E-commerce development on fast track in Tibet

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Publish Time: 2022-06-03 Author: From: Xinhua

A host promotes products via livestreaming during an exhibition of poverty alleviation achievement in southwest China’s Tibet Autonomous Region on Oct. 19, 2020.(Xinhua/Jigme Dorje)

LHASA, June 2 (Xinhua) -- On the vast plateau, one express delivery truck after another traveled through the Kunlun Mountains Pass at an altitude of more than 4,700 meters, heading to Lhasa, capital of southwest China’s Tibet Autonomous Region.

The scene on the Qinghai-Tibet highway was captured in "the Yangtze River," the latest documentary by Japanese director Ryo Takeuchi. The work is in commemoration of the 50th anniversary of the normalization of diplomatic ties between China and Japan this year.

In the first episode of the documentary, the director got on an express delivery truck and headed to the source of the Yangtze River on Qinghai-Tibet Plateau for filming. The truck, loaded with various daily necessities, departed from Chengdu, capital of southwest China’s Sichuan Province, and the entire trip took about 60 hours.

"I didn’t expect that online shopping would develop so fast here," said Takeuchi. He recalled that 10 years ago, when he first arrived at the plateau for a documentary, he did not find a single express delivery truck. Now all the Tibetan herders he met use smartphones, enjoy online shopping and watch short videos in a similar fashion to their urban counterparts.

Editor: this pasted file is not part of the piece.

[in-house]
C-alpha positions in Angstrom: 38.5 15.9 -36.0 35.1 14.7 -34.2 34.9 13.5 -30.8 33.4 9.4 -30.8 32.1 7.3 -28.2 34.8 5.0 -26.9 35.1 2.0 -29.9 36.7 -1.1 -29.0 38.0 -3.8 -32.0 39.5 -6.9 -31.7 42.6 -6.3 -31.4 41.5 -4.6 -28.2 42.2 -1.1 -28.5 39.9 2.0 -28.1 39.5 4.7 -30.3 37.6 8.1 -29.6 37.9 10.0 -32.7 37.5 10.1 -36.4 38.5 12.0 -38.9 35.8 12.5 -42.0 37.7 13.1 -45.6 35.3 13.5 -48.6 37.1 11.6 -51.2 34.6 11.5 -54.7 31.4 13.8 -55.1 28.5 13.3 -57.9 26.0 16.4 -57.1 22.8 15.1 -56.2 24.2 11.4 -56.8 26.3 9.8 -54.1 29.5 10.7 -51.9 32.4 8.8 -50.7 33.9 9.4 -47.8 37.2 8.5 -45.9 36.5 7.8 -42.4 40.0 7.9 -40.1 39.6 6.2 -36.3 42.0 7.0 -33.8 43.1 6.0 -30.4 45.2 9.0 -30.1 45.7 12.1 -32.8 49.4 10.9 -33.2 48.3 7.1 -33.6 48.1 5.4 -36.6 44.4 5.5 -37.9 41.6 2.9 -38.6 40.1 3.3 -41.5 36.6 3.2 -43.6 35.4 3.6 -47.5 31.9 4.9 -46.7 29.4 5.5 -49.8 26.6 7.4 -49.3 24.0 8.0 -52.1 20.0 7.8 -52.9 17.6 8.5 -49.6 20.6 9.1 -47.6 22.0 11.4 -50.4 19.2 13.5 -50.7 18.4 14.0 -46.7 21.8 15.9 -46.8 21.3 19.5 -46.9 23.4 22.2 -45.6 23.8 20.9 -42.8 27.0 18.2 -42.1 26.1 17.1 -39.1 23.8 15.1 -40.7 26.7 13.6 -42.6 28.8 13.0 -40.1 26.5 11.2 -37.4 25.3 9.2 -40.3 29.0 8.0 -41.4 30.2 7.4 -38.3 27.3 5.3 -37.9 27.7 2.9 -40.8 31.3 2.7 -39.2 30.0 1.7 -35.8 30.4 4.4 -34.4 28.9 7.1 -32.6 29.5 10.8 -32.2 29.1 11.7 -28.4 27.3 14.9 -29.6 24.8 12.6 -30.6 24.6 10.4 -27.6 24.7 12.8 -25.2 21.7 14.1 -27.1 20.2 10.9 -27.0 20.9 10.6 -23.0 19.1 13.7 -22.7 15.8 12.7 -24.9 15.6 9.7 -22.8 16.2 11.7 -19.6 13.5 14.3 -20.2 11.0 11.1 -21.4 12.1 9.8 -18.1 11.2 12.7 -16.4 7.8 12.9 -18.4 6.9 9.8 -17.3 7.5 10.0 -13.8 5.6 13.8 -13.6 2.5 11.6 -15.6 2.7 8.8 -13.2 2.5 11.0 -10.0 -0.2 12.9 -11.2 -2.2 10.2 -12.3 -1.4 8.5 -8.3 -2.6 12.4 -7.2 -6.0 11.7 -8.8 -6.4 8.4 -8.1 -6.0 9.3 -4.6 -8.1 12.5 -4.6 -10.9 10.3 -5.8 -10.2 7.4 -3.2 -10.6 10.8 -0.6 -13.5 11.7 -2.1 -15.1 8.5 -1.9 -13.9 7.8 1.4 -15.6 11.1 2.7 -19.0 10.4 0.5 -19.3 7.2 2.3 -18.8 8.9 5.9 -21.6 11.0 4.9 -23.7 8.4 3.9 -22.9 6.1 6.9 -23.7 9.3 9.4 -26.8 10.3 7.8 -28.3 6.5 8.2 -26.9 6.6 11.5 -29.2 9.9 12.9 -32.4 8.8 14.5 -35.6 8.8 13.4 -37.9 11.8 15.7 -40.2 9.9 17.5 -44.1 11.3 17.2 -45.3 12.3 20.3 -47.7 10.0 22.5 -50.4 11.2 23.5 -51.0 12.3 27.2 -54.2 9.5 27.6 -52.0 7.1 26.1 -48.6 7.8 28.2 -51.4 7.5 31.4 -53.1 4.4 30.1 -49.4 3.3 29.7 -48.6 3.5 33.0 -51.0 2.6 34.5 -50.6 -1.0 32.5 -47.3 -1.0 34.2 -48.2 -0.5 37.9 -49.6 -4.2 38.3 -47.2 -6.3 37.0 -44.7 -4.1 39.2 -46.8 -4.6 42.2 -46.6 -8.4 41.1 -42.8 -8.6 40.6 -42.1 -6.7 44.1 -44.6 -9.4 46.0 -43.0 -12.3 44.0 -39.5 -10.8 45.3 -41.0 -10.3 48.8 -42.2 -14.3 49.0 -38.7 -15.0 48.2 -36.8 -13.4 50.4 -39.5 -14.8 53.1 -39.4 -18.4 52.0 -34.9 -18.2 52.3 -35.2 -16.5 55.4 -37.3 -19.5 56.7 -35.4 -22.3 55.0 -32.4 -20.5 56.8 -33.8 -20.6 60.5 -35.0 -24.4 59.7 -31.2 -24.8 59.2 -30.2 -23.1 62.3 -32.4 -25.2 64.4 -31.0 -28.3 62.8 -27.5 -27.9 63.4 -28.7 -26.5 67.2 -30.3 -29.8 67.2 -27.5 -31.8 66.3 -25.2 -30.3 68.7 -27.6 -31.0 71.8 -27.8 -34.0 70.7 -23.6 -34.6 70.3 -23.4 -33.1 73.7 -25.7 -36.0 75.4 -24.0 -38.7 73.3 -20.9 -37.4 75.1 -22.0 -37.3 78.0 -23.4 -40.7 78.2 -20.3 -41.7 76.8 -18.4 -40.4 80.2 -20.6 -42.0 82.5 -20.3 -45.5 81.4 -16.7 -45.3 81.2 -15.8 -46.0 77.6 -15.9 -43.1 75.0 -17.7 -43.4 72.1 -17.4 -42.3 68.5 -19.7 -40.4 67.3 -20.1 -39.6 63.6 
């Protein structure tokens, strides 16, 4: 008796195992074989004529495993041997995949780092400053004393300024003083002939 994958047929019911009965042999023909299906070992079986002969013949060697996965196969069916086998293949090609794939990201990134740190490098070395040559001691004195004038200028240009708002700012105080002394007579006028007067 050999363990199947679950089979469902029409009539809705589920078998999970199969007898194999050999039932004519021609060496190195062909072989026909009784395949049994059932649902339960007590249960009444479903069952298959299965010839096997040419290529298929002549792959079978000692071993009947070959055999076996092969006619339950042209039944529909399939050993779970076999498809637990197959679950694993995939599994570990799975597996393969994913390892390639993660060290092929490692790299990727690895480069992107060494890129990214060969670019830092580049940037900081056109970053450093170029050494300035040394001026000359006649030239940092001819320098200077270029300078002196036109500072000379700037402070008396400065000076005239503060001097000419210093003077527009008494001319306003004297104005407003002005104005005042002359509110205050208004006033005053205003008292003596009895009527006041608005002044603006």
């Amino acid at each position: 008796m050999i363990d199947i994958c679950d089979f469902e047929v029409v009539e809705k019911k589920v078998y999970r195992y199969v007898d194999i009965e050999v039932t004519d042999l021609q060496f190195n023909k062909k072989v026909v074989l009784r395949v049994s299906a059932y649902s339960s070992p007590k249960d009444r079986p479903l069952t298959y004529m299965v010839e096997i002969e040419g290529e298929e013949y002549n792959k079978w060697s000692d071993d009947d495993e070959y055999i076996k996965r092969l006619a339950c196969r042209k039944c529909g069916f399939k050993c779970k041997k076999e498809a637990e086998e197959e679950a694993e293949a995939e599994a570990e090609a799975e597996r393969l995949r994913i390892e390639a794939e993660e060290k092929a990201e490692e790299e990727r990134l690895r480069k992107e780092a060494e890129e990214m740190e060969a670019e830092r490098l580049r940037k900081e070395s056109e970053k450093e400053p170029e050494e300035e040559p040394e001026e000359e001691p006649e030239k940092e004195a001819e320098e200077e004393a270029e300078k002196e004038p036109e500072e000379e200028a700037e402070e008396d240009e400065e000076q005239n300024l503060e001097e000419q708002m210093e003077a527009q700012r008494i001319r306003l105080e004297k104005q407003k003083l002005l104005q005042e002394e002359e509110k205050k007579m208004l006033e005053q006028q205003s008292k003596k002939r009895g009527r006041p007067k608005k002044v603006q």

The volume of online retail sales in Tibet grew 61.1 percent year on year to 18.97 billion yuan (about 2.8 billion U.S. dollars) in 2021. All 74 counties and districts in the region have enjoyed the convenience of rural e-commerce, according to the regional commerce department. The growth rate ranks first in the country.

"All the clothes I wear were bought online, and they are much cheaper and more stylish than those sold in the stores nearby," said Tenzin, 27, from Zhentang Township on the China-Nepal border in Dinggye County in the city of Xigaze.

Aerial photo taken on Nov. 27, 2021 shows the view of Zhentang Town in Xigaze, southwest China’s Tibet Autonomous Region.  (Xinhua/Purbu Zhaxi)

Besieged by forests at the foot of Qomolangma deep in the Himalayas, the township has an average altitude of over 2,000 meters and is home to more than 2,600 Sherpa people. In 2020, a high-standard highway section reaching the township opened to traffic, giving delivery trucks a convenient route to make regular deliveries.

According to the regional department of transport, Tibet has built or renovated rural roads totaling 38,200 km since 2016, bringing the total length of rural roads in the plateau region to more than 90,000 km by the end of 2021.

The improved transport facilities, telecommunication networks and courier service coverage have contributed to e-commerce expansion in the region, with online shops and consumption surging rapidly. Local specialties are sold to other parts of China via online e-commerce platforms.

In a small village in Zayu County in the city of Nyingchi, the main habitat of the Deng people, villager Delung has become an online celebrity attracting more than 2 million followers on various short video platforms. Deng, also known as Dengba, mainly resides in Zayu. They have their own oral language, but no written one.

Delung produces short videos about the Deng culture, the landscape and customs of Zayu, and sells local specialities through his livestreams, such as wild Ganoderma lucidum, or lingzhi, and morel mushroom.

Last year, he helped sold out local specialties at a total value of more than 1 million yuan.

Official data show that online retail sales of agricultural products reached 1.72 billion yuan in Tibet in 2021. Typical health foods such as caterpillar fungus and Ganoderma lucidum had high sales.

"Through short videos and livestreaming, I expect to lead my fellow villagers to a better life," Delung said.  

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